Fall 2018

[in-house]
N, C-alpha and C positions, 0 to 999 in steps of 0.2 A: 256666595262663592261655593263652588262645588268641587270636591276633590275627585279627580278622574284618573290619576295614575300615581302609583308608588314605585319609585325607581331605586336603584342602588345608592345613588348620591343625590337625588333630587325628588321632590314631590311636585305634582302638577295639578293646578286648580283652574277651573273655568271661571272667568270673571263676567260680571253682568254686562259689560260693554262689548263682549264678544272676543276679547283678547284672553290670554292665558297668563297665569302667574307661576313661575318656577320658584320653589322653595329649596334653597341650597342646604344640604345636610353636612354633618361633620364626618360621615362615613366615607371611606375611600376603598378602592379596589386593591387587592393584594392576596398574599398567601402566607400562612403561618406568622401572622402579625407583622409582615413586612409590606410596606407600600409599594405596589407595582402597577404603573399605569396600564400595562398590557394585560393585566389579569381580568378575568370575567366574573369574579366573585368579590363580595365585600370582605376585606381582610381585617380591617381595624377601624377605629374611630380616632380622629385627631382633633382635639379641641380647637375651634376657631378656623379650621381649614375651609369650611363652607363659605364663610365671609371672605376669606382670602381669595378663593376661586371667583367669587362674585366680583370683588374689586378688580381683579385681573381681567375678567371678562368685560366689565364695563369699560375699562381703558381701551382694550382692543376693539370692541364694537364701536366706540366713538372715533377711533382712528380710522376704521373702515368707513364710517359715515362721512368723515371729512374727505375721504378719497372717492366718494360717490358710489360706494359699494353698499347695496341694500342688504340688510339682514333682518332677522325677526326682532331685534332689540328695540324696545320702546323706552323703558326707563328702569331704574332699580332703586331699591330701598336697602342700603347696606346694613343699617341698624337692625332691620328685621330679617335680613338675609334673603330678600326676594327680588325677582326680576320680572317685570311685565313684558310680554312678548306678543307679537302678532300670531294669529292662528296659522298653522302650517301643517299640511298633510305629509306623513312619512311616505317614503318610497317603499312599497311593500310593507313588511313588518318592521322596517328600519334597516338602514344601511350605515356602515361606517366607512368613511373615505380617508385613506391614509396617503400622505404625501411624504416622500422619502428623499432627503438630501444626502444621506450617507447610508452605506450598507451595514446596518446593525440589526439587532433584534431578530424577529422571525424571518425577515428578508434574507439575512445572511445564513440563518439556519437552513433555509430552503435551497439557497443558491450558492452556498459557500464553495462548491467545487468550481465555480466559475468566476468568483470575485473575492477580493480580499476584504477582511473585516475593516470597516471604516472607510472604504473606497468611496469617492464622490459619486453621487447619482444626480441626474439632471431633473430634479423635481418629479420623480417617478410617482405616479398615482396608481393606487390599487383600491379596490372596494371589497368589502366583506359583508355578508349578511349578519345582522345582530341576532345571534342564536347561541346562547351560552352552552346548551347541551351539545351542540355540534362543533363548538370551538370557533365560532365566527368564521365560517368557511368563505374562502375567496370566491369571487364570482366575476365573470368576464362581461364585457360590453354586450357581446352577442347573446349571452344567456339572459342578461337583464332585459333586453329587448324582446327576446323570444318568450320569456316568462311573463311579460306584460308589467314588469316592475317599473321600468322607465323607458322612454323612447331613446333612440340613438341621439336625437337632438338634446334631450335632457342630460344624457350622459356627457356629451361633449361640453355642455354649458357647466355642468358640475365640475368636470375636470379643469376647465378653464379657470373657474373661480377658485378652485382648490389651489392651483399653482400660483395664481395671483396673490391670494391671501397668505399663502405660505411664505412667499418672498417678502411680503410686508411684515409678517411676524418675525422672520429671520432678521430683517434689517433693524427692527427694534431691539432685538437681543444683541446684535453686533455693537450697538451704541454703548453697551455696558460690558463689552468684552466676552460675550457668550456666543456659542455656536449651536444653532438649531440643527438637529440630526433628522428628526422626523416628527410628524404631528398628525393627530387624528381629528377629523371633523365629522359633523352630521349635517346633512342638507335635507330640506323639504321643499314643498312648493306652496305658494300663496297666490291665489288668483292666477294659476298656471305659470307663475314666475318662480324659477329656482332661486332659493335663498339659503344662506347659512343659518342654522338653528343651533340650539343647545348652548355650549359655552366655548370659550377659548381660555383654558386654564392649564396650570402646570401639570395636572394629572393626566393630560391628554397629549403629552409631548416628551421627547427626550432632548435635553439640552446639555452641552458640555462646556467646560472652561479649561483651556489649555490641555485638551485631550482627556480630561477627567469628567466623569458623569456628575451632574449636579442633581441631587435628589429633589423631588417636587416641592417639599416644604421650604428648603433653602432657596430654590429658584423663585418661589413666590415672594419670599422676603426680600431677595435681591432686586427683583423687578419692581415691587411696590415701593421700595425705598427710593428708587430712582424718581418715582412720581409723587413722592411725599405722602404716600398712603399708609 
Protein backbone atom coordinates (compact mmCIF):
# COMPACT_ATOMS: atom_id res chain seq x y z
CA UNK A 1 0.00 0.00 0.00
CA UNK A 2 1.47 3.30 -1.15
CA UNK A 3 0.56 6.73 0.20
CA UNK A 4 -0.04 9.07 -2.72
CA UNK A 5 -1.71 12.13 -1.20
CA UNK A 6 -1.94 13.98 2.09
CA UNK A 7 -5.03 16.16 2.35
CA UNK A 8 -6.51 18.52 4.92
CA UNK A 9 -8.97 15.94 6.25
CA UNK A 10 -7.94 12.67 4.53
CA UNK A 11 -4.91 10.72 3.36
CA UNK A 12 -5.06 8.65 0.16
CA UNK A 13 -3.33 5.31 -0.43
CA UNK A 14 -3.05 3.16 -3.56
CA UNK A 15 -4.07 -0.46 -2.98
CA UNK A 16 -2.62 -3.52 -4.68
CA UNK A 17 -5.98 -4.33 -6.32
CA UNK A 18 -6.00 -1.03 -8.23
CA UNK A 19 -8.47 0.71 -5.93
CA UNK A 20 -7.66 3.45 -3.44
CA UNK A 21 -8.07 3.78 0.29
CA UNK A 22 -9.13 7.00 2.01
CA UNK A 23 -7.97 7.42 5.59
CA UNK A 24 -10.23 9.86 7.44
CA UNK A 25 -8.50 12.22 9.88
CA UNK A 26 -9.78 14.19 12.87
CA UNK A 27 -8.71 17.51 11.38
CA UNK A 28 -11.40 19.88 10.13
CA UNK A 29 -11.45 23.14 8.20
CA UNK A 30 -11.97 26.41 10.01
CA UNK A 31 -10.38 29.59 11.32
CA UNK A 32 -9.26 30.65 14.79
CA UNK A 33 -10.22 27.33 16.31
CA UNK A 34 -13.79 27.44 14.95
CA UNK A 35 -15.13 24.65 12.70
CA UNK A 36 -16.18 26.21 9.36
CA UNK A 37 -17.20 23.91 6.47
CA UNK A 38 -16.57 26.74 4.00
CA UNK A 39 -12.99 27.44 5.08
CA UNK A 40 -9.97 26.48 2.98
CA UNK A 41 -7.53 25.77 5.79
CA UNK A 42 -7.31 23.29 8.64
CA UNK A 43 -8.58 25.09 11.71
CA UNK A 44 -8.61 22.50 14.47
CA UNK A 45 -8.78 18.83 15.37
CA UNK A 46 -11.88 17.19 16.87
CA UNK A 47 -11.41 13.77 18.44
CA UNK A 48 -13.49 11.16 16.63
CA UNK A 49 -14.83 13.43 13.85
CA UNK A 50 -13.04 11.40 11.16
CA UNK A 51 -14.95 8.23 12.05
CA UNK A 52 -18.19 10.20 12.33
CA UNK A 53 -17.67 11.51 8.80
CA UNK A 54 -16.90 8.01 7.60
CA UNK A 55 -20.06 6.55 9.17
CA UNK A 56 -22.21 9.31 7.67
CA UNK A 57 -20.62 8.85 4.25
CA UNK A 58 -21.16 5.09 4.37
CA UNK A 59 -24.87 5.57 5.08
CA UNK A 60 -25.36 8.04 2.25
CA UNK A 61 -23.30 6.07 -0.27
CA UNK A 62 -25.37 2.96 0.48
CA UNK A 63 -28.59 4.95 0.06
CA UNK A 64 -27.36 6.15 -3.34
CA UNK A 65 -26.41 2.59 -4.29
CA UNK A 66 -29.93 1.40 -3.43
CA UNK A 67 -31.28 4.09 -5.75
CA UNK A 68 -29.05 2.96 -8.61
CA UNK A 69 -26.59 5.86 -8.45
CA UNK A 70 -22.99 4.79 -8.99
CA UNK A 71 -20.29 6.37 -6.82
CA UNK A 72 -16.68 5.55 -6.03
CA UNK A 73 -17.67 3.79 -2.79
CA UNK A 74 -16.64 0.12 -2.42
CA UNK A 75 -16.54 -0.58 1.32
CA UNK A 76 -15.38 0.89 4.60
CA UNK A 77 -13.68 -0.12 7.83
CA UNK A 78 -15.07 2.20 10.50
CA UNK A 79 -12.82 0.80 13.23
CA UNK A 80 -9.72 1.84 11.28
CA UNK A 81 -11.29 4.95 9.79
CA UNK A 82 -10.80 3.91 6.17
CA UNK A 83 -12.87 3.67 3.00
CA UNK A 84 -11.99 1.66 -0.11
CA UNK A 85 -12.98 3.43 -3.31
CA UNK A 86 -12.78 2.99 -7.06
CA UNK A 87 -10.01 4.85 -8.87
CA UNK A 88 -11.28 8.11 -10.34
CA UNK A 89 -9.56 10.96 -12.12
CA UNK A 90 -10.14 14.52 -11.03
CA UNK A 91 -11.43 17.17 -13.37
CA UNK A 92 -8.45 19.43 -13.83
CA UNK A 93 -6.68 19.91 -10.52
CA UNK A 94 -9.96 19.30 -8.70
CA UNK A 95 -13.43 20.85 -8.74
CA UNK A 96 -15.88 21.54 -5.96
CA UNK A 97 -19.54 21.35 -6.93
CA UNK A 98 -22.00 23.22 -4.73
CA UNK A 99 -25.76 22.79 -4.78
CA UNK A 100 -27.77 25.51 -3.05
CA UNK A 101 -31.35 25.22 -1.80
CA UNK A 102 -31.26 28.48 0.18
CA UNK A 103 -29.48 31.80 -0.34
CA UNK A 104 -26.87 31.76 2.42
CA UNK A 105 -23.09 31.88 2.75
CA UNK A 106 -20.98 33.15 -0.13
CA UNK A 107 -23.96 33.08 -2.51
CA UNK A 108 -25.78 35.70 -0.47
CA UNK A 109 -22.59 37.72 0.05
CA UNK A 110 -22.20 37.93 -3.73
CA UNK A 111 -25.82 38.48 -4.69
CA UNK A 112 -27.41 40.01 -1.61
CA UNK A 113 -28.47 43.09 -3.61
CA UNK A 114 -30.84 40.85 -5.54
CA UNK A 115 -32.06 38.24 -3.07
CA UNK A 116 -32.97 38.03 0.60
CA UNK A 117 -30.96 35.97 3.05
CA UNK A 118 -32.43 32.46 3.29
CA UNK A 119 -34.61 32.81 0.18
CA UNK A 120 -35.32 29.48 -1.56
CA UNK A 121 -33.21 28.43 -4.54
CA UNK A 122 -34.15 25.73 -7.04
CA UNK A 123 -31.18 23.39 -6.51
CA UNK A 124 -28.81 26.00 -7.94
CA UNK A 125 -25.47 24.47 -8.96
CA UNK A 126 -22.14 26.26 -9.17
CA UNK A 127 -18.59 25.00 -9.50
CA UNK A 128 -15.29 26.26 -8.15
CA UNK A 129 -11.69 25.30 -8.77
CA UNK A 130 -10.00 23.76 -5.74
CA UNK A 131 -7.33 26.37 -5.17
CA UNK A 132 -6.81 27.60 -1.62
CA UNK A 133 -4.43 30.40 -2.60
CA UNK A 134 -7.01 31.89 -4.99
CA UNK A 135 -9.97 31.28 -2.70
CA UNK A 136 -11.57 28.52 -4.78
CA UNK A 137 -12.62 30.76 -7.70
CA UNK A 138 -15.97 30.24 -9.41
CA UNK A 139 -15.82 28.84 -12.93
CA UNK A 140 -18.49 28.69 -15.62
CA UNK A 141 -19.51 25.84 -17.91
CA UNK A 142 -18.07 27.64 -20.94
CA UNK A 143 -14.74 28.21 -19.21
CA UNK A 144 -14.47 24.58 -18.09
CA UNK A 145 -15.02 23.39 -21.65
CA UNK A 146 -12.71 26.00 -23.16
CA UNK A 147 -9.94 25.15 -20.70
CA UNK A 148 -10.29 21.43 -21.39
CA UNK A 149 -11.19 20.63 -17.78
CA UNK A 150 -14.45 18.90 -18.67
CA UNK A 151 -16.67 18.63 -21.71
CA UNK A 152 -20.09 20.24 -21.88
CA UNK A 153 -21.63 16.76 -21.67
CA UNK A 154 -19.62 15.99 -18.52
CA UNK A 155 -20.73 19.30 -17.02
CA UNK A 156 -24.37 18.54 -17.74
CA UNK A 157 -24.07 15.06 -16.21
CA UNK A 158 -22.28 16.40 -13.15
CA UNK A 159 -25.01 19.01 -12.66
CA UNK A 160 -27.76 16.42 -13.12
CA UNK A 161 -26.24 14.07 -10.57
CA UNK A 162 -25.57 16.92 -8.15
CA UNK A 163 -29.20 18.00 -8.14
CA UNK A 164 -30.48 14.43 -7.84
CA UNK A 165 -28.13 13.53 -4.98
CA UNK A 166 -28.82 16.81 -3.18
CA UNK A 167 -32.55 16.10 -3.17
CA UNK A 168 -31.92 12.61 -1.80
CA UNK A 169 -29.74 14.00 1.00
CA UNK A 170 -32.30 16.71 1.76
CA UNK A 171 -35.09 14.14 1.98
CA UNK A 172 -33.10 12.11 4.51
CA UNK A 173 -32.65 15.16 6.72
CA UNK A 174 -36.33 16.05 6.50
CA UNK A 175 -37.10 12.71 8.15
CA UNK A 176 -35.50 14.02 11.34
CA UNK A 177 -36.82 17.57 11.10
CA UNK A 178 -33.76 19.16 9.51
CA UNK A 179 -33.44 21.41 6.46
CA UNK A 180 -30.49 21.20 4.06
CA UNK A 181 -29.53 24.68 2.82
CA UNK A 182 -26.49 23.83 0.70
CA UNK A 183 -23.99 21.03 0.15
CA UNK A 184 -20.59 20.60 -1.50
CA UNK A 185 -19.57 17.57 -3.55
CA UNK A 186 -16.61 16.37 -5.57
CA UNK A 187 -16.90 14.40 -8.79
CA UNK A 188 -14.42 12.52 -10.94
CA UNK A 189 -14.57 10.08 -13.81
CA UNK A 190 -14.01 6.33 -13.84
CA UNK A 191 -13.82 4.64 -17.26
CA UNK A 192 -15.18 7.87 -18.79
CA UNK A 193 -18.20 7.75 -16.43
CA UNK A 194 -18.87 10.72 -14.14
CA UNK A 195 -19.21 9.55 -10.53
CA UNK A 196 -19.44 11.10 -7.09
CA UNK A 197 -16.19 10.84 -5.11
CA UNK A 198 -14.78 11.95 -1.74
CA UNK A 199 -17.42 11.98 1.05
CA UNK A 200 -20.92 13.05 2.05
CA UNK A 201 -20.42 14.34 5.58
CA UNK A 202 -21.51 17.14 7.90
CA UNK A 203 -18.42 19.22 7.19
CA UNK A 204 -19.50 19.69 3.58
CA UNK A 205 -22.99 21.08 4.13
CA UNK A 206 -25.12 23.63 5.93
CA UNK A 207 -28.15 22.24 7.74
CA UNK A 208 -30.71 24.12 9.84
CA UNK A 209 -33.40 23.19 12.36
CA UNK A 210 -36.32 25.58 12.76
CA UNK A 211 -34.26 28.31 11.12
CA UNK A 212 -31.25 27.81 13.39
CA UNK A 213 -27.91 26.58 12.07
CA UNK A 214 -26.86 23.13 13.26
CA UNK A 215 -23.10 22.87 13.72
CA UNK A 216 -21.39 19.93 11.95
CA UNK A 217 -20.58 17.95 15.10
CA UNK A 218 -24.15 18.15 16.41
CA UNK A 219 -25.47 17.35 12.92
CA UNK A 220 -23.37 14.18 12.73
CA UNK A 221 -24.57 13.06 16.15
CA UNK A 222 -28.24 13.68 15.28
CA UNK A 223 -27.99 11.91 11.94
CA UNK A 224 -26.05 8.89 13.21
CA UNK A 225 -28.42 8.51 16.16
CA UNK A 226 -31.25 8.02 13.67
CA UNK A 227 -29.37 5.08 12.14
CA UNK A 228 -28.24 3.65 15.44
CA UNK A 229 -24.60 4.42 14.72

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a different type of temperament for the heather and gorse and pot bunkers deep enough for a flock of sheep to take cover. Leave your lofted wedge at home and prepare to invent all sorts of bump-and- run shots and putt from off the weather-hardened terrain. When the landscape is a links course, the mysteries are many, and the bounces good and bad, but rarely anything in between. In short, links golf is the heart and soul of the game. If parkland courses in the style of Augusta National is the "cover girl, lovely and unforgettable," writes Tom Coyne in A Course Called Ireland, "then linksland is the girl who doesn't bother with makeup but still turns your head, au- thentic and irresistible, the one you'd travel all the way to Ireland to spend a few more hours with." I couldn't wait for my return trip in late May, taking an overnight flight that landed at Dublin Airport the next day. Straight to Portmarnock Golf Club, founded in 1894 on a sandy peninsula that was once only accessible by boat. Yet you're playing on Dublin's doorstep, close enough to the airport that you can see planes flying overhead and an ideal place to kick off your golf adventure. The first Irish Open was held there in 1927, and it ranks 49th on Golf Magazine's 2017-18 "Top 100 Courses in the World" list. "It's the fairest links golf course you'll ever play," Harrington said. This long tongue of linksland between the Irish Sea and an inland tidal bay is nearly enclosed by water and so playing along the shoreline of a rugged peninsula running mostly over flat terrain that is loaded with variety gives a very full flavor of what golf in Ireland is all about. With a typically strong prevailing northeasterly wind, the first three holes at Portmarnock play downwind and allow for a gentle start, but the course toughens before long. The par 4, fourth hole measures 474 yards from the tips and is rated the hardest. It is protected by a berm along the left side of the fair- way and a series of strategically placed bunkers on the right. The last five holes at Portmarnock can play diabolically difficult. The par-4 14th plays toward the Irish Sea to a green perched on a plateau. Masters champion Ben Crenshaw once called Port- marnock's par-3 15th hole "the shortest par-5 in the world" after making a double bogey there. The 192-yard hole is hard by the sea along the eastern fringe of the course. Two pot bunkers flank the entrance of the green to catch the timid or mishit shot. If you listen to your caddie, Portmarnock won't beat you up. It's every- thing a links course should be and the type of club you'd like to be a member and play five days a week. "There are no tricks or nasty surprises, only an honest, albeit searching test of shot-making skill," Tom Watson once said. For dinner that night, my foursome enjoyed a beautiful sunset at the clubhouse of Sutton Golf Club, a nine-hole course with panoramic views of the Irish Sea. It also has a shrine to Joe Carr, one of Ireland's finest players and a member of the World Golf Hall of Fame. To dine in this private room and be regaled with stories by his son Marty Carr, who heads Carr Golf, one of the leading golf tour operators and the host of my trip, took it—as the kids say these days—next level. The next morning, we boarded our luxury bus and crossed the border into Northern Ireland to County Londonderry. "The Troubles," the Irish euphemism for the sectarian violence that dominated world headlines right through the 1990s, kept many a golf nut away from experiencing the gems that await on 48 FALL 2018 | NCGA.ORG The front nine at Portstewart (top) has received universal praise; Visit the shrine at Harbour Bar in Portrush to local boys who made good: major champions Darren Clarke and Graeme McDowell.

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